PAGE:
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Giant impact hypothesis

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Author Topic: Giant impact hypothesis  (Read 1138 times)
Deanna Witmer
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« on: October 18, 2010, 01:18:10 pm »


The name of the hypothesized protoplanet is derived from the mythical Greek goddess Theia, a Titan who gave birth to the Moon goddess Selene. According to the giant impact hypothesis, Theia formed alongside the other planet size bodies in the Solar System about 4.6 Ga (4.6 billion years ago), and was approximately the size of Mars.

One formation theory is that Theia materialized at the L4 or L5 Lagrangian points relative to Earth (in about the same orbit and about 60° ahead or behind),[1] similar to a trojan asteroid.[9] The stability of Theia's orbit was affected when its growing mass exceeded a threshold of about 10% of the Earth's mass.[1] Gravitational perturbations by planetesimals caused Theia to depart from its stable Lagrangian location, and subsequent interactions with proto-Earth caused the two bodies to collide.[1]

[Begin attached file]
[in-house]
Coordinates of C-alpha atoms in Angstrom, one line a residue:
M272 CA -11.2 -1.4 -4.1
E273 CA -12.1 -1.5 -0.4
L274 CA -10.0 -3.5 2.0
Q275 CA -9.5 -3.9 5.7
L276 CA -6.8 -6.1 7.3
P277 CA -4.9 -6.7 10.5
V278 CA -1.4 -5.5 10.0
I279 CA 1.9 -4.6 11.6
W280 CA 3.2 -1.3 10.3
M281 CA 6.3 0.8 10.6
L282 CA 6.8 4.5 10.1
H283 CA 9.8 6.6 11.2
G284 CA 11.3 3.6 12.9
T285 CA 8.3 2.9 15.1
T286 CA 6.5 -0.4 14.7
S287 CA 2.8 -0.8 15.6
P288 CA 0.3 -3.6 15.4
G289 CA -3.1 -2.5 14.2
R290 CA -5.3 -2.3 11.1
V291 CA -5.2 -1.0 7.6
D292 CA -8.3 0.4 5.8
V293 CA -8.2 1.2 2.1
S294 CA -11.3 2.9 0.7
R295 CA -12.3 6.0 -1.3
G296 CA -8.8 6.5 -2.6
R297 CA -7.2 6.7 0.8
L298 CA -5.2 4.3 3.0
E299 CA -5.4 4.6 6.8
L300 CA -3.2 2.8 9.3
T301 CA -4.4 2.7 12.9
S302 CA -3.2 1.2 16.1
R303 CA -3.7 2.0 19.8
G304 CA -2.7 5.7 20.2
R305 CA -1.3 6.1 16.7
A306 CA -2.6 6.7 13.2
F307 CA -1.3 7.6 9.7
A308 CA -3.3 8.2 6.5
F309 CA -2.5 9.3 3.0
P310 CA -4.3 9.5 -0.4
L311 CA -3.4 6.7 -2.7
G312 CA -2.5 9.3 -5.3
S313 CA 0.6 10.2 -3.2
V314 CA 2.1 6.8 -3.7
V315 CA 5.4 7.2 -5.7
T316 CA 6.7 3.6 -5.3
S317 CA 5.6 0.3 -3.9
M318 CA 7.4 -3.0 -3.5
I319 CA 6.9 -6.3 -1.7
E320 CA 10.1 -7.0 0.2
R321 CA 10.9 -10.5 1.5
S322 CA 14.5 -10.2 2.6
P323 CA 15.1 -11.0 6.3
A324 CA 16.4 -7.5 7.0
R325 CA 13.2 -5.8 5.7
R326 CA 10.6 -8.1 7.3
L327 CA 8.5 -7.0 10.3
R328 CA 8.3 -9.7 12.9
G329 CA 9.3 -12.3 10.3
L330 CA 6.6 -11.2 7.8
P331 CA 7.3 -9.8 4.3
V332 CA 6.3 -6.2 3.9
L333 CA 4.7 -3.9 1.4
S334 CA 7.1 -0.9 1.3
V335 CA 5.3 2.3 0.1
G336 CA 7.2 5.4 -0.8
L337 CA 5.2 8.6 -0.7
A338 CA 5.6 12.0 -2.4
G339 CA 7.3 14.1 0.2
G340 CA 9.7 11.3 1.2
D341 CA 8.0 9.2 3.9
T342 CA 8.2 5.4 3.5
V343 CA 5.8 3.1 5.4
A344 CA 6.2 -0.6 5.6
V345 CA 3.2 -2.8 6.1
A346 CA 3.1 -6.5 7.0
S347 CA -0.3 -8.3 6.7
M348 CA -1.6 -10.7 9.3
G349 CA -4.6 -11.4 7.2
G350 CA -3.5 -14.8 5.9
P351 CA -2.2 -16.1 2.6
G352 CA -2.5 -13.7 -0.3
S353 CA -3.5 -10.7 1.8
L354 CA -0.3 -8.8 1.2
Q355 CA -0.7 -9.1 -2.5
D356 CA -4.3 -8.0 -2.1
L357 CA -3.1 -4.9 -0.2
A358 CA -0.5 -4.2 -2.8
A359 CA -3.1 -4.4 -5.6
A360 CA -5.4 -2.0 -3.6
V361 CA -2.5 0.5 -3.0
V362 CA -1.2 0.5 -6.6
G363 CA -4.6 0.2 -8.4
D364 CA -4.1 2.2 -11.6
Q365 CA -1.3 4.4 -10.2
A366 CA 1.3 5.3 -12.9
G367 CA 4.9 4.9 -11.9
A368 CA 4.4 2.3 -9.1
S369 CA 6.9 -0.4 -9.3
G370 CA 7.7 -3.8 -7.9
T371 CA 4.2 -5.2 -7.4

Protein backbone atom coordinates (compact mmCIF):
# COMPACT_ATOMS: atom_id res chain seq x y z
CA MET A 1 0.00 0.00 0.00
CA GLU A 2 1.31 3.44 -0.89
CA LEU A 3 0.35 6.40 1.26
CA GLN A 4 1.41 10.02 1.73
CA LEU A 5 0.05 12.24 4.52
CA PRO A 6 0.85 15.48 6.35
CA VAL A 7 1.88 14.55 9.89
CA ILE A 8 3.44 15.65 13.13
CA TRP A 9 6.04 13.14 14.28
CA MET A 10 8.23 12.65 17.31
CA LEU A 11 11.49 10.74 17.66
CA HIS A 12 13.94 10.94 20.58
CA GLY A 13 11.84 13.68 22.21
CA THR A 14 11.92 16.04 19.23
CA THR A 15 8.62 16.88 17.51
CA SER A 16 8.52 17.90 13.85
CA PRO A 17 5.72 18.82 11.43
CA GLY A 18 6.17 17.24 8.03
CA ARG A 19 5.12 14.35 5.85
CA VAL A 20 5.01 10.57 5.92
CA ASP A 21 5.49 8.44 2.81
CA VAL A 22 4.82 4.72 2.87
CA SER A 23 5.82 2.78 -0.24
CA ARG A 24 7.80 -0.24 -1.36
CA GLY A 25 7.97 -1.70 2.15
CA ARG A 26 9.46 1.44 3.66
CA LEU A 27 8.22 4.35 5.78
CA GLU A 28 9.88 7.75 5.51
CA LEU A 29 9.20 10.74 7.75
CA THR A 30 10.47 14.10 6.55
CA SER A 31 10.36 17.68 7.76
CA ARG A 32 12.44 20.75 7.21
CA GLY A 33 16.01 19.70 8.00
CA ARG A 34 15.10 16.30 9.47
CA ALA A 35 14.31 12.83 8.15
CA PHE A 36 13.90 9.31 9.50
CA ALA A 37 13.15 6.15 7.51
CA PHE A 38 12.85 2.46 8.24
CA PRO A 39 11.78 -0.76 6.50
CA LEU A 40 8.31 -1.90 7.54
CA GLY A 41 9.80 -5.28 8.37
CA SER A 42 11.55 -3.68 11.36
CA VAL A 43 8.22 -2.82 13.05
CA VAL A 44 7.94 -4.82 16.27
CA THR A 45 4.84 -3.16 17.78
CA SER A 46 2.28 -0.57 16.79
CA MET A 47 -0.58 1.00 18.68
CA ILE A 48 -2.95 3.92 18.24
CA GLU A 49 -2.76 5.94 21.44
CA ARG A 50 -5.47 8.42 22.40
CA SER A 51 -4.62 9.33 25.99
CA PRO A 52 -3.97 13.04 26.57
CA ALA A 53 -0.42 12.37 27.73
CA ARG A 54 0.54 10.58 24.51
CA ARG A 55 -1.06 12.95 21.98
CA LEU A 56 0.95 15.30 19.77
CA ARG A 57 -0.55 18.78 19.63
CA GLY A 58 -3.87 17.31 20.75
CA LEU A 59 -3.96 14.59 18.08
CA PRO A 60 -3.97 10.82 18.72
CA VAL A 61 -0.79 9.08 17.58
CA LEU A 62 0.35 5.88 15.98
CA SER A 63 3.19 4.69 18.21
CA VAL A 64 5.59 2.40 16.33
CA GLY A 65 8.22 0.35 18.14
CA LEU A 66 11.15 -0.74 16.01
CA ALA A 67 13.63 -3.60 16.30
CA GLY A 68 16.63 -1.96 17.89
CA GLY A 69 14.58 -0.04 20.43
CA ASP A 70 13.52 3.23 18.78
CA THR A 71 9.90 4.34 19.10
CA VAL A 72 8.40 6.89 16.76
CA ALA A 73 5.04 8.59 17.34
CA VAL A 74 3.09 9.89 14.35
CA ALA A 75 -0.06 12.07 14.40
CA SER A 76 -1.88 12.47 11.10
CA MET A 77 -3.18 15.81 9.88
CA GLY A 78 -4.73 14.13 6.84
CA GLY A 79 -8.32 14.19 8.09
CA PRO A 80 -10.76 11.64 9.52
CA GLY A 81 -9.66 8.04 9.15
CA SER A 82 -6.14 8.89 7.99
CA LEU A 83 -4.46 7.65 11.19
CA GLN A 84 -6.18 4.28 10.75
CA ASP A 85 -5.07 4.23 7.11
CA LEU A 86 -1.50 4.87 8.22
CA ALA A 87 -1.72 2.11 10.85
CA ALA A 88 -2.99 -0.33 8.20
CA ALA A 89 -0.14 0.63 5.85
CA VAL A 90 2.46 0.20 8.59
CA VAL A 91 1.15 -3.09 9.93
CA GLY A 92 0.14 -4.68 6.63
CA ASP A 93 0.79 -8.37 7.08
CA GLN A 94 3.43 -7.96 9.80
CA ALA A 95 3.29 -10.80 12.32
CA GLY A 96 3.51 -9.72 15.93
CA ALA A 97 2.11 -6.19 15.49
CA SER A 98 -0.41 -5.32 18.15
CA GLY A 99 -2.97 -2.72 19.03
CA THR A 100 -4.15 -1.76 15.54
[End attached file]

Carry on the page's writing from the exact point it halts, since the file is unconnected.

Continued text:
Astronomers think the collision between Earth and Theia happened about 4.53 Ga; about 30-50 million years after the rest of the Solar System formed. However, evidence presented in 2008 suggests that the collision may have occurred later, at about 4.48 Ga.[10]

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